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# Julia set

Let $U$ be an open subset of the complex plane and let $f\colon U\to U$
be analytic. Denote the $n$-th iterate of $f$ by $f^{n}$, i.e. $f^{1}=f$
and $f^{{n+1}}=f\circ f^{n}$. Then the *Julia set* of $f$ is the
subset $J$ of $U$ characterized by the following property: if $z\in J$
then the restriction of $\{f^{n}\mid n\in\mathbb{N}\}$ to any neighborhood
of $z$ is not a normal family.

It can also be shown that the Julia set of $f$ is the closure of the set of repelling periodic points of $f$. (Repelling periodic point means that, for some $n$, we have $f^{n}(z)=z$ and $|f^{{\prime}}(z)|>1$.)

A simple example is afforded by the map $f(z)=z^{2}$; in this case, the Julia set is the unit circle. In general, however, things are much more complicated and the Julia set is a fractal.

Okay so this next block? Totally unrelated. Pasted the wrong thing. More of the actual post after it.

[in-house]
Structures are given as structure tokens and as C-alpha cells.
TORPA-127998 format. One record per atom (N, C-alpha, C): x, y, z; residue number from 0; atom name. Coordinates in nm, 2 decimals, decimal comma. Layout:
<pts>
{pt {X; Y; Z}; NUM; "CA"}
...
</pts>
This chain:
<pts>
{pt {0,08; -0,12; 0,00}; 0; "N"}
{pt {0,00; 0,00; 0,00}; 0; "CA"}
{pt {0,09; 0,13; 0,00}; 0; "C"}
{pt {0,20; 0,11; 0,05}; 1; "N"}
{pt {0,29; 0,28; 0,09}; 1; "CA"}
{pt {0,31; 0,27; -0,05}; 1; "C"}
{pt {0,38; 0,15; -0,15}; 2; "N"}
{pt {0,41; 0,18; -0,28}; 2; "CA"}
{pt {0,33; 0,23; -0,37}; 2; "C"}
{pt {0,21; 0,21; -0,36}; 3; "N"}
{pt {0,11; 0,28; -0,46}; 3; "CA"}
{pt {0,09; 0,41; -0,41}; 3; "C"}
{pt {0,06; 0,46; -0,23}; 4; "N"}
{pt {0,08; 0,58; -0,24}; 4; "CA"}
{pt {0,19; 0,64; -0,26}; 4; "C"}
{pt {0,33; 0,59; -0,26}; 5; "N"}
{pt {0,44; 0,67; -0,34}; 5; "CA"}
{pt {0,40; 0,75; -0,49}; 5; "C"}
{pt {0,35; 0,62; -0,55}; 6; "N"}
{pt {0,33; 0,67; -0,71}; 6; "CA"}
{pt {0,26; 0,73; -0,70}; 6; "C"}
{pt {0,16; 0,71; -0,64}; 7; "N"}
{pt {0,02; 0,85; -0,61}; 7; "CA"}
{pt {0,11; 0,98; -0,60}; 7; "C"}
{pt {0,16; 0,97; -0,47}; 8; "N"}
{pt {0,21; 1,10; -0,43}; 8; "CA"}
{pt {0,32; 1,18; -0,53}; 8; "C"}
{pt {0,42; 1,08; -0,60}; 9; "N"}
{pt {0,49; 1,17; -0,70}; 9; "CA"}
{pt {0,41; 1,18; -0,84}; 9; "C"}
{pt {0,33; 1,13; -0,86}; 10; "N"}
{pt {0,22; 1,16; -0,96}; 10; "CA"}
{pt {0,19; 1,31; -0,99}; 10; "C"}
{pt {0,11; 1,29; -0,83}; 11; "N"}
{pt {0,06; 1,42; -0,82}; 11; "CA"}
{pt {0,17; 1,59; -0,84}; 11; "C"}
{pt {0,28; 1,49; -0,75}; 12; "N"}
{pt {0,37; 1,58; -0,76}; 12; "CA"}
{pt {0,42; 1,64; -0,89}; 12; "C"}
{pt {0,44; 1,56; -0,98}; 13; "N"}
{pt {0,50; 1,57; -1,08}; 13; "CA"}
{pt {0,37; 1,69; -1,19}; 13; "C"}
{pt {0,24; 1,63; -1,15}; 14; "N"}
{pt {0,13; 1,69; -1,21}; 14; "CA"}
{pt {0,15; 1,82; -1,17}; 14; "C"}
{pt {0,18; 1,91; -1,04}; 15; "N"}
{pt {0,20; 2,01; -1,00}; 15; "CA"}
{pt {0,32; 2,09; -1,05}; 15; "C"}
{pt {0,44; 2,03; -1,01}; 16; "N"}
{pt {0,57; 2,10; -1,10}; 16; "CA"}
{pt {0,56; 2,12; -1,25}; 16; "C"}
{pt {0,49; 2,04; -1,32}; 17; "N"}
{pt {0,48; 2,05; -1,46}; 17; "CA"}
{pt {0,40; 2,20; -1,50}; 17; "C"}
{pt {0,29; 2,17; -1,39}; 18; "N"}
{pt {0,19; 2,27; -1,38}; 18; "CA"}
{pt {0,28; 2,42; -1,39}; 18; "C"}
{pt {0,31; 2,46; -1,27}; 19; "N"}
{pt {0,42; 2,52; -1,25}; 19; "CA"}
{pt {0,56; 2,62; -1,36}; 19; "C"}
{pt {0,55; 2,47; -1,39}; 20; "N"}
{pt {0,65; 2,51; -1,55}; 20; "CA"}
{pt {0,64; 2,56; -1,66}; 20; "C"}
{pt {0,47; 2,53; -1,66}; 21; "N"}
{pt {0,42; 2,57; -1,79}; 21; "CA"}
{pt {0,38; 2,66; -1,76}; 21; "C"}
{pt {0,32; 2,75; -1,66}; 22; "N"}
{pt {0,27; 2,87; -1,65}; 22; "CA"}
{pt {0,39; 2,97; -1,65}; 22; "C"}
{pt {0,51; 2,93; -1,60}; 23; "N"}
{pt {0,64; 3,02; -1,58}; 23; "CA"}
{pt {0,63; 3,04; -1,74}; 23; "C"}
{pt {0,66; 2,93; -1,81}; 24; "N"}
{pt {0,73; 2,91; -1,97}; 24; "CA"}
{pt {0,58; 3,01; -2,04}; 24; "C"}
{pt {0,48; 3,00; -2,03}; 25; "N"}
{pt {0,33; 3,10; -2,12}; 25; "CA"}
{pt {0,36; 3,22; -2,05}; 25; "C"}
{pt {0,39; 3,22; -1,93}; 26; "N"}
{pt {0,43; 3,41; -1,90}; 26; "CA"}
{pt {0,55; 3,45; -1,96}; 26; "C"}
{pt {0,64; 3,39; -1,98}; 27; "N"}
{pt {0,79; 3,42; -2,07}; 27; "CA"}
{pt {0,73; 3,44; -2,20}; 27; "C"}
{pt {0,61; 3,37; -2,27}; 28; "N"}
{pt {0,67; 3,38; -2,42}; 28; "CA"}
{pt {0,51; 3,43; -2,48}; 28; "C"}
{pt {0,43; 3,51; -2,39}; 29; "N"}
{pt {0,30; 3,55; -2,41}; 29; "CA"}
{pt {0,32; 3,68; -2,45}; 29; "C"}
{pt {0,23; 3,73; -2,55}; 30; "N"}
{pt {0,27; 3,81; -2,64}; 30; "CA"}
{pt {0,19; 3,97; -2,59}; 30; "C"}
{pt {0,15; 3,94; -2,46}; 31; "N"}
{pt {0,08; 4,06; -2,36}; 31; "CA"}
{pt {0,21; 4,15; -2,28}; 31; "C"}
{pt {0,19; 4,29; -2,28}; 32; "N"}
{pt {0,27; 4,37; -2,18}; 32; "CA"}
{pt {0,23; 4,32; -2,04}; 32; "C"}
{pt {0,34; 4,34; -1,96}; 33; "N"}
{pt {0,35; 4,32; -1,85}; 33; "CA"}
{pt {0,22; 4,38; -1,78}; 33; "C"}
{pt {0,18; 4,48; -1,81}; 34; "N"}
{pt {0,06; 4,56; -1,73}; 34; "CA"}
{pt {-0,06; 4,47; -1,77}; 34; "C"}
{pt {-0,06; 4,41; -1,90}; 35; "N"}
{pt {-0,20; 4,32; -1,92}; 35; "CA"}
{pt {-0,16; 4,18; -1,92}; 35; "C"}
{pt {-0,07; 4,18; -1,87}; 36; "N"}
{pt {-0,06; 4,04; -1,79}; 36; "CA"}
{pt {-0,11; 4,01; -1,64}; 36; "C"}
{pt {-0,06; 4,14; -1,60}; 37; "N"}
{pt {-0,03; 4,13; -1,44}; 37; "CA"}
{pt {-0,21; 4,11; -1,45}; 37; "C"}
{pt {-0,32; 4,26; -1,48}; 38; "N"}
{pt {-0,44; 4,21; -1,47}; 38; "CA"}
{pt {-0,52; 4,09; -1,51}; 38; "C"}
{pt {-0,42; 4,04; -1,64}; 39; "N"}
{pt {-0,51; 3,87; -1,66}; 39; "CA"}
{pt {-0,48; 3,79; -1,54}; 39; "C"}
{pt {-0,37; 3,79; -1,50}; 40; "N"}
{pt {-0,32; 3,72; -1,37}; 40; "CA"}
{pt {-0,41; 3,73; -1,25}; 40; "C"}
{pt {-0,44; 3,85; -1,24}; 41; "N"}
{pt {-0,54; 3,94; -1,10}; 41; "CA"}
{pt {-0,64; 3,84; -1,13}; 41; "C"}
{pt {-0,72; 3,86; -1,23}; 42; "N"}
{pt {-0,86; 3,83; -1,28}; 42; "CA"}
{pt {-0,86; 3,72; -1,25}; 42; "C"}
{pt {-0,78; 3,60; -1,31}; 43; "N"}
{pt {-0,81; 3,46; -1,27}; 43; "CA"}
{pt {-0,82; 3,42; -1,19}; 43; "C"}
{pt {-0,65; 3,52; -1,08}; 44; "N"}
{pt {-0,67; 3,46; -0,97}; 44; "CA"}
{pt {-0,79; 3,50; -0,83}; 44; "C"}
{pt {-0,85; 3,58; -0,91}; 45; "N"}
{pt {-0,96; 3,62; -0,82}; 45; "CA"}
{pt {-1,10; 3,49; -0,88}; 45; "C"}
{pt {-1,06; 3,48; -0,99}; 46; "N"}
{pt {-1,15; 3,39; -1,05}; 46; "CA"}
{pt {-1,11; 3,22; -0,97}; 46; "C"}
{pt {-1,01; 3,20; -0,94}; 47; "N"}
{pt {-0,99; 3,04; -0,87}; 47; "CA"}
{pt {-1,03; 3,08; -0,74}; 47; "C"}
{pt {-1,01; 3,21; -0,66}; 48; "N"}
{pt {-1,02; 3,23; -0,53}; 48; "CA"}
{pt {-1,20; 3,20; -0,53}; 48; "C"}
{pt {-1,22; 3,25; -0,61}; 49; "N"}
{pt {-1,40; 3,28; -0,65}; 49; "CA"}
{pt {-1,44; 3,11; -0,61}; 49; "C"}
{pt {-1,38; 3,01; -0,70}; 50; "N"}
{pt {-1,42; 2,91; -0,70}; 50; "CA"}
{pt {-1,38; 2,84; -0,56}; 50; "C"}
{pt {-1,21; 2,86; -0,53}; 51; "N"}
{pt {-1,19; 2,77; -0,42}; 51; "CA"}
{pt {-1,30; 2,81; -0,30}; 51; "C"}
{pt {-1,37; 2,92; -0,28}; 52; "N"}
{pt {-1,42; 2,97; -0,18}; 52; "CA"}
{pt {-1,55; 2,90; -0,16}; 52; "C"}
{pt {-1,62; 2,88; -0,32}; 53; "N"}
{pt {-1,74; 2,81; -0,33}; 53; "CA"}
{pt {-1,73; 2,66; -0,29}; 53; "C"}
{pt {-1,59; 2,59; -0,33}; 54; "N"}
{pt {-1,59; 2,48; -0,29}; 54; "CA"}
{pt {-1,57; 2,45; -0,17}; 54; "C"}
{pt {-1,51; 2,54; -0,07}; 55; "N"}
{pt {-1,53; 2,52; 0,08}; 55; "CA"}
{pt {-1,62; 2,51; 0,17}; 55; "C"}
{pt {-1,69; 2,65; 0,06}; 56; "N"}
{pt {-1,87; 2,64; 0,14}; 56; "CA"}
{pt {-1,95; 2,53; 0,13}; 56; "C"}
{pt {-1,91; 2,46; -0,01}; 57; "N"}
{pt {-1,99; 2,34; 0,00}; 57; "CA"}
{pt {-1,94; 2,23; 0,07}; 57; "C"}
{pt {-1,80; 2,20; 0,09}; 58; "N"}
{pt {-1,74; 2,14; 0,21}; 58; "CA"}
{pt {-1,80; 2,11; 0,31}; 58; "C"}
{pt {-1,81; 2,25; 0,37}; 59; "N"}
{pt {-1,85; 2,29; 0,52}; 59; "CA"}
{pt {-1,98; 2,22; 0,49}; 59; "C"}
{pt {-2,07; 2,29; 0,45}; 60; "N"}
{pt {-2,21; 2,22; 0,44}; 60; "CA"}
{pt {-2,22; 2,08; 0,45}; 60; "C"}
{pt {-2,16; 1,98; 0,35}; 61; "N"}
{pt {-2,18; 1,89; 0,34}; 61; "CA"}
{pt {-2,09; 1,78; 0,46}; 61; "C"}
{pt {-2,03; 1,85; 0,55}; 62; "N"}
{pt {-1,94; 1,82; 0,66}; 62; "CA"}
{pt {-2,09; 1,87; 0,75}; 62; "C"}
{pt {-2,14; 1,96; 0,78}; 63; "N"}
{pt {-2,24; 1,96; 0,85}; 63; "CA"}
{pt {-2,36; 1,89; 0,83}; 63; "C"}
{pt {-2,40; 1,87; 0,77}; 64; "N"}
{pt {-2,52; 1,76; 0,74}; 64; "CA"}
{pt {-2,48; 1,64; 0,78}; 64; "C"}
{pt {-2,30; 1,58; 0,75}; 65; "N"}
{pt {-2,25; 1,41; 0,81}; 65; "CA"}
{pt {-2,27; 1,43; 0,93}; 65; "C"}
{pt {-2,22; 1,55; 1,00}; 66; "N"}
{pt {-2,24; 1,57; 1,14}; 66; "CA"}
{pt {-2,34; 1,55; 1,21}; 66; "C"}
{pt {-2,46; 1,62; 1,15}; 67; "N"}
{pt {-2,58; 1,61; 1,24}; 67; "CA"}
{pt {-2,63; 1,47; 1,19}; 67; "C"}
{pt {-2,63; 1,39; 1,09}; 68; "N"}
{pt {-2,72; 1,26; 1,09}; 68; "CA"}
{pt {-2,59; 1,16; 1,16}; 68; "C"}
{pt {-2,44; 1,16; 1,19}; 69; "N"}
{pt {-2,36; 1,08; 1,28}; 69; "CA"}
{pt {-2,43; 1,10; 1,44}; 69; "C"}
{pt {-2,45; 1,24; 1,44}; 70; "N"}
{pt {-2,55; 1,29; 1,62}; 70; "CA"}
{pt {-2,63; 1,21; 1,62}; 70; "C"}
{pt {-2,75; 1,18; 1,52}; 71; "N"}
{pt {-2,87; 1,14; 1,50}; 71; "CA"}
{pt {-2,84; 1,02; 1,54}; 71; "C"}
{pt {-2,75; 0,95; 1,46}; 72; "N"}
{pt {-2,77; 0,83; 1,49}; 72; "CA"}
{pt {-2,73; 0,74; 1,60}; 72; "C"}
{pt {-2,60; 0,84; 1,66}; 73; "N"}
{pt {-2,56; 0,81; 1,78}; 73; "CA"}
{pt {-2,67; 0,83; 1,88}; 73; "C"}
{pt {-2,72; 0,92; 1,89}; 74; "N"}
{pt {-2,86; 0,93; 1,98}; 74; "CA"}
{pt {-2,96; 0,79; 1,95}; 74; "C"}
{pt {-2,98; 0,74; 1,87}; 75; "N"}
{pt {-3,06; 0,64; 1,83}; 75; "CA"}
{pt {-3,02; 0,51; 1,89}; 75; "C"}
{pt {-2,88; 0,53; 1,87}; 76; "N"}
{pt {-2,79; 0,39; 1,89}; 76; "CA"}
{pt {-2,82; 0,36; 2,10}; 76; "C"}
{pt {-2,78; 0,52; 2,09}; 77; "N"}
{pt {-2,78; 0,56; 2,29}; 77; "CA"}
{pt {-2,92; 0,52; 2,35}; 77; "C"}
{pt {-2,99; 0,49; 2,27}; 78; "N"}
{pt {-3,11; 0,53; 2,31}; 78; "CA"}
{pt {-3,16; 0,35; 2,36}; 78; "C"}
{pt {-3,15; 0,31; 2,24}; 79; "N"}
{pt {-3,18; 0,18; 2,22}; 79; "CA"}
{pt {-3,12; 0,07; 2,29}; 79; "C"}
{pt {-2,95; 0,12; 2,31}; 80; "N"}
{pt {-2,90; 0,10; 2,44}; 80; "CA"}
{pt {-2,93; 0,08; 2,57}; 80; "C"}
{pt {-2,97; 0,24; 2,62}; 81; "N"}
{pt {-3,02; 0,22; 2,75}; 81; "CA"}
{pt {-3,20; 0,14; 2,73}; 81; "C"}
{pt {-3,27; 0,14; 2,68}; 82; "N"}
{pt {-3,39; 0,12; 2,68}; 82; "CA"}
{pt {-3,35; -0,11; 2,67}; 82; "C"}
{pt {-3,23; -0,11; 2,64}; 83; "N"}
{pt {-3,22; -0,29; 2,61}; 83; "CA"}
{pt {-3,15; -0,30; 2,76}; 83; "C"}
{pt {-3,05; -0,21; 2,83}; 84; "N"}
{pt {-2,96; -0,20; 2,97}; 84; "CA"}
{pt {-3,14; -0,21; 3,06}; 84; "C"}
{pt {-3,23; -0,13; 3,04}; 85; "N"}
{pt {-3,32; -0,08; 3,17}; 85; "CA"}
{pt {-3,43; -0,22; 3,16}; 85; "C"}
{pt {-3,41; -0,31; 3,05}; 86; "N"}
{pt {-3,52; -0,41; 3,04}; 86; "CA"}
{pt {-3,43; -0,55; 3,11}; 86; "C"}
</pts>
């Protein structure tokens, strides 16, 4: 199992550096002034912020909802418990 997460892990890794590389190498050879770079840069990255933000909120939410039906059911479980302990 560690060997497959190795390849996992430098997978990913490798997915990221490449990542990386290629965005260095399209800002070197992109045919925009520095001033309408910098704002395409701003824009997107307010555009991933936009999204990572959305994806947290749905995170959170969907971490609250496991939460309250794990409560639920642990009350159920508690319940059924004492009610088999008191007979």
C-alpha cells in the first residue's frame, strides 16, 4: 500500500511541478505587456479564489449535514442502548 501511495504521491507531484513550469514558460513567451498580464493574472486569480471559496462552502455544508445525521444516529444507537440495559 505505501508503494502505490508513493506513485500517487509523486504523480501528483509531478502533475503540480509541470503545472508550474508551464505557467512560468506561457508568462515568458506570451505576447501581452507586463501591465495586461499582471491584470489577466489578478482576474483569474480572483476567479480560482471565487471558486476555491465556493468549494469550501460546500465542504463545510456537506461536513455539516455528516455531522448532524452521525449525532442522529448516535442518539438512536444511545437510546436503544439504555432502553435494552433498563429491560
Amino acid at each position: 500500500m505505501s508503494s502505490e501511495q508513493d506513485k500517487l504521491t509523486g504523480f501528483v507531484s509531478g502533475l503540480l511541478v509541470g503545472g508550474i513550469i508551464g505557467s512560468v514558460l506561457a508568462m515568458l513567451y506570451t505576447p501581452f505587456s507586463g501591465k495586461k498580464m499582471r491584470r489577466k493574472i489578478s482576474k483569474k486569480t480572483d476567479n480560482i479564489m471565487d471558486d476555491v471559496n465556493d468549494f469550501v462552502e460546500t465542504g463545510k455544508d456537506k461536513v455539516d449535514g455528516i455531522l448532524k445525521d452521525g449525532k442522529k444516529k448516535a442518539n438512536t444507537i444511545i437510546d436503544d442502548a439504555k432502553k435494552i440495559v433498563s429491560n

From the definition, it follows that the Julia set is closed under $f$ and its inverse — $f(J)=J$ and $f^{{-1}}(J)=J$. Topologically, Julia sets are perfect and have empty interior.

## Mathematics Subject Classification

28A80*no label found*

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## Comments

## filled julia set

it would probably make sense to define the filled Julia set in this article. Also a long time ago I started raising an interesting question on Julia set defined on different fields. There are situations where ”Julia sets” defined on fields that are still characteristic 0 but become empty. Here is an interesting discussion about this: http://mathoverflow.net/questions/81054/julia-sets-using-other-fields